For many bodybuilders and powerlifters, the former Mr. Olympia Franco Columbu is a huge inspiration because of his humble beginnings and diligent work ethic.
Sadly, he passed away in 2019 at the age of 78.
So to honor his career and contribution to bodybuilding, we thought it would be nice to pay tribute by telling people about his workout routine and what his diet looked like.
After all, being crowned Mr. Olympia in 1976 and 1981 is no mere trifle. He spent many years at his peak and it is this very routine that paved his way to fitness stardom.
- Franco Columbu's workout routine involved a combination of different exercises like bench press, dumbbell, and squats, among others.
- Columbu diet mostly comprised low carbs, moderate protein, and high fat.
- Franco's workout routine was broken down into two weeks of intense workouts before taking a break on the fourteenth day.
- Columbu exercises were distributed to work out on the full body during the two weeks schedule.
The Franco Columbu Workout
Franco was often asked about his bulking workout routine, and he said he always broke it down into two weeks of maximum intensity.
Here’s what it looked like:
- Day 1 - Morning: chest and shoulders;Afternoon: arms
- Day 2 - Morning: back; Afternoon: legs and core
- Day 3 – Morning: chest and shoulders
- Day 4 – Morning: arms
- Day 5 – Morning: back; Afternoon: legs and core
- Day 6 – Morning: chest and shoulders
- Day 7 – Rest and recovery
- Day 8 – Morning: arms; Afternoon: legs
- Day 9 – Morning: back
- Day 10 Morning: chest and shoulders; Afternoon: arms
- Day 11 Morning: back; Afternoon: legs and core
- Day 12 – Morning: chest and shoulders
- Day 13 – Morning: arms
- Day 14 – Rest and recovery
Now let me show you a selection of workouts Franco Columbu would have included in each set. And keep in mind that his workouts were known to be 2 hours or longer.
When pumping iron, his approach was also to gradually overload his muscles with weight so that the last rep would push him to failure.
Remember to do these with a training partner like Franco did, as it enabled him to really push his body by training with Arnold Schwarzenegger
Chest And Shoulders
- Bench press: 3 sets of 15, 10 and 4 reps
- Dumbbell flyes: 3 sets of 20, 15 and 6 reps
- Lateral raise: 4 sets of 10 reps
- Alternating dumbbell front raise: 3 sets of 8 reps
- Triceps pushdown: 4 sets of 8 reps
- Seated French press: 4 sets of 8 reps
- Seated cable row: 4 sets of 10 reps
- One arm dumbbell row: 3 sets of 10 reps
- Squats: 7 sets of 20, 15, 10, 8, 6, 4, 2 reps
- Leg extensions 6 sets of 20 reps
- Deadlift: 6 sets of 5, 5, 5, 3, 1, 1 reps
As I said, this is just a small selection of bench press and other workouts, but his idea was to push each muscle group to its limits every single time.
Reportedly, he also does cable crossovers, several sets of deadlift, barbell pullovers, and wide grip pull ups.
“Train each body part twice a week, as hard and relentless as possible each time.”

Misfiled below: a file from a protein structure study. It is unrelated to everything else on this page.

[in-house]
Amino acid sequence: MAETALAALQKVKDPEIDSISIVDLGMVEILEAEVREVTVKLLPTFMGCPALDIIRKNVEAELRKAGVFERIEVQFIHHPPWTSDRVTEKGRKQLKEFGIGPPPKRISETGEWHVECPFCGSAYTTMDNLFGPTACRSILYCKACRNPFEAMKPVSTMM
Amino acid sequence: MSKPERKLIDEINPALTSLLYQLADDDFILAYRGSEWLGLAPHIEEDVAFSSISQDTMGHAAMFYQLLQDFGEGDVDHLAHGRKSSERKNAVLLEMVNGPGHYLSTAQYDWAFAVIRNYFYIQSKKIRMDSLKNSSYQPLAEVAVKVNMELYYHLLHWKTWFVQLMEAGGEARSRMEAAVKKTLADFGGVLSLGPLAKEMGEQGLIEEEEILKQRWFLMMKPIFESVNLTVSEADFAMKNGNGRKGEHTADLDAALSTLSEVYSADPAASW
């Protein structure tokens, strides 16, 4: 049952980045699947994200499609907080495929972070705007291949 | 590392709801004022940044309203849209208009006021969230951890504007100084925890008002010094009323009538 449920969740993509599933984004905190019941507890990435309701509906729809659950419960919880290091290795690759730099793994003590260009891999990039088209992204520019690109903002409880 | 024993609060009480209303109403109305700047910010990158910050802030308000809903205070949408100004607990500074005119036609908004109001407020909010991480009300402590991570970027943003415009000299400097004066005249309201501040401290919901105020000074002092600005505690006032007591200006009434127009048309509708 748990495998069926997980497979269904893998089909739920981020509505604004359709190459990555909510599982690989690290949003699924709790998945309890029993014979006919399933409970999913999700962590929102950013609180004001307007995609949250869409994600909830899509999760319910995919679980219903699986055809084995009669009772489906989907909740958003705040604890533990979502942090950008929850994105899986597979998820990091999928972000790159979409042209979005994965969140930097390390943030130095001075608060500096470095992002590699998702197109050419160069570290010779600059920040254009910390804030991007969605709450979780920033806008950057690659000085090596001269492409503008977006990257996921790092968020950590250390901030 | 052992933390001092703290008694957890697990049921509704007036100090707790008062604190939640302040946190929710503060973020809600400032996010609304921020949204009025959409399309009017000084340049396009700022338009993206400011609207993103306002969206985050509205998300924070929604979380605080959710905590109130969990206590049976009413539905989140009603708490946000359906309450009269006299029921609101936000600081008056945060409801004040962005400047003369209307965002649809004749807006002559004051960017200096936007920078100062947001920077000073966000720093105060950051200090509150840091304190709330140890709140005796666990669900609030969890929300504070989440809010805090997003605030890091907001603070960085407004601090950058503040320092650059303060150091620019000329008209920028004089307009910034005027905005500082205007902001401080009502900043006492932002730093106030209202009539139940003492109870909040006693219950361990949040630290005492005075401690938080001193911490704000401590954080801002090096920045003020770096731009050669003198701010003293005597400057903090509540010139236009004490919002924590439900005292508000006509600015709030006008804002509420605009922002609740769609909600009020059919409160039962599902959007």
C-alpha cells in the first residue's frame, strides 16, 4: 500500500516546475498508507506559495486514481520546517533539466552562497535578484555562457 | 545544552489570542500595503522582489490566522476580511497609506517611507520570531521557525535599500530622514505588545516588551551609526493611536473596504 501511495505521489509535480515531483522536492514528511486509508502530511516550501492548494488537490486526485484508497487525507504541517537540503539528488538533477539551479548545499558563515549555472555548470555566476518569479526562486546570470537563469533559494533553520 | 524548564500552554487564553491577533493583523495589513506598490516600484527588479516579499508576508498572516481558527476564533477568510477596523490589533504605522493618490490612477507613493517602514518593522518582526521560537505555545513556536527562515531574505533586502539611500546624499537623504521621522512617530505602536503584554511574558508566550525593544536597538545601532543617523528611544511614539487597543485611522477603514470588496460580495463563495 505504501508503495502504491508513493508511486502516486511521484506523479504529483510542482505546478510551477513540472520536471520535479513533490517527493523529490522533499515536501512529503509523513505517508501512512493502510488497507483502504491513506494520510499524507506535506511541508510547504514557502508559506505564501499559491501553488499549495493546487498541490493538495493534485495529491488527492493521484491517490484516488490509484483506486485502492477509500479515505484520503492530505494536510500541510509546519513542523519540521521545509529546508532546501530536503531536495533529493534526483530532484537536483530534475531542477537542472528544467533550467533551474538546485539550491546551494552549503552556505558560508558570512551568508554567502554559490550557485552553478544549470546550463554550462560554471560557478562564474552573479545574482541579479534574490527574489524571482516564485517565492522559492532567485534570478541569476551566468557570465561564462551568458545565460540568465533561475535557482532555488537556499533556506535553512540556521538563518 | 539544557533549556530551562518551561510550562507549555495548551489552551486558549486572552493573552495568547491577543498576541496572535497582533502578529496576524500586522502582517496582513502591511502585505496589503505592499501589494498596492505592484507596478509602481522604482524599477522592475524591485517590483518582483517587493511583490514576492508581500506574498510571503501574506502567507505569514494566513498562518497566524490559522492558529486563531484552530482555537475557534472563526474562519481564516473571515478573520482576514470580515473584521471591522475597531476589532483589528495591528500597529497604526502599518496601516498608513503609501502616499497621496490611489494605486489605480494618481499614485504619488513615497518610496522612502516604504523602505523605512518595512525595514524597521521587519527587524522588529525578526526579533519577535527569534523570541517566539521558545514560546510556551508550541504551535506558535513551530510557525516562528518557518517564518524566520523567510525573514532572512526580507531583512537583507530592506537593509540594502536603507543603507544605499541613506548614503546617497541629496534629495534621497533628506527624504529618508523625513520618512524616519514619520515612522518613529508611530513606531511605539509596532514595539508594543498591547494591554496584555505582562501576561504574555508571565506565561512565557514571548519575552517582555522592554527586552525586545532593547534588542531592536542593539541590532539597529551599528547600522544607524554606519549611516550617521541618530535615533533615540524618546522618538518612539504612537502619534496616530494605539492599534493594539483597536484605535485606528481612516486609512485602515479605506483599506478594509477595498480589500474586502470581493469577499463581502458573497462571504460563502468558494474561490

-Franco Columbu, Champion Powerlifter
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Franco Columbu’s Muscle Building Diet
I read Franco Columbu’s book Winning Bodybuilding a few years ago, and I pulled some useful info from it about his muscle building diet. It’s not what we would call ideal these days, but it gives an insight into the significance of a low-carb diet and portion control .
- 3 eggs, often raw
- 1 large portion of freshly picked fruit
- A large glass of fresh OJ
- Homemade raw milk yogurt with granola
- A large bowl of fresh salad with a simple oil and vinegar dressing
- 1 large portion of fresh vegetables
- 1 large portion of lean meat (fish, chicken, lamb, or liver)
- Sometimes a glass of wine (yes, that’s right, wine!)
- Medium size plate of fresh cheeses with local fruit
- Basically the same as his lunch
- 1 portion of raw milk yogurt
One thing that wasn’t all that common in the 70s and 80s is protein powder. Some did exist, but I’ve heard from older bodybuilders that they never really believed in them.
It seemed to be less manly.
However, Franco Columbu still managed to support his recovery through his diet.
Mainly because it was high in fat, moderate in protein, and low in carbs - and what he considered to be a moderate amount of protein would actually be pretty large for any normal athlete.
By using high-quality raw milk and cheese, he would likely have maximized his amino acid profile for muscle building and recovery .
I very much doubt this was an accident.
Can You Train Like Franco Columbu?
A lot of personal trainers and dietitians would shudder at the routine that Franco followed. But there seems to be something inside me that would like to challenge it.
The physical plan is probably not all that different from what we plan out for our bodybuilding clients.
But I would love to hear your opinions on Columbu’s legendary diet and if you could see yourself doing it.
Oh, and we certainly like the idea of an occasional glass of wine.
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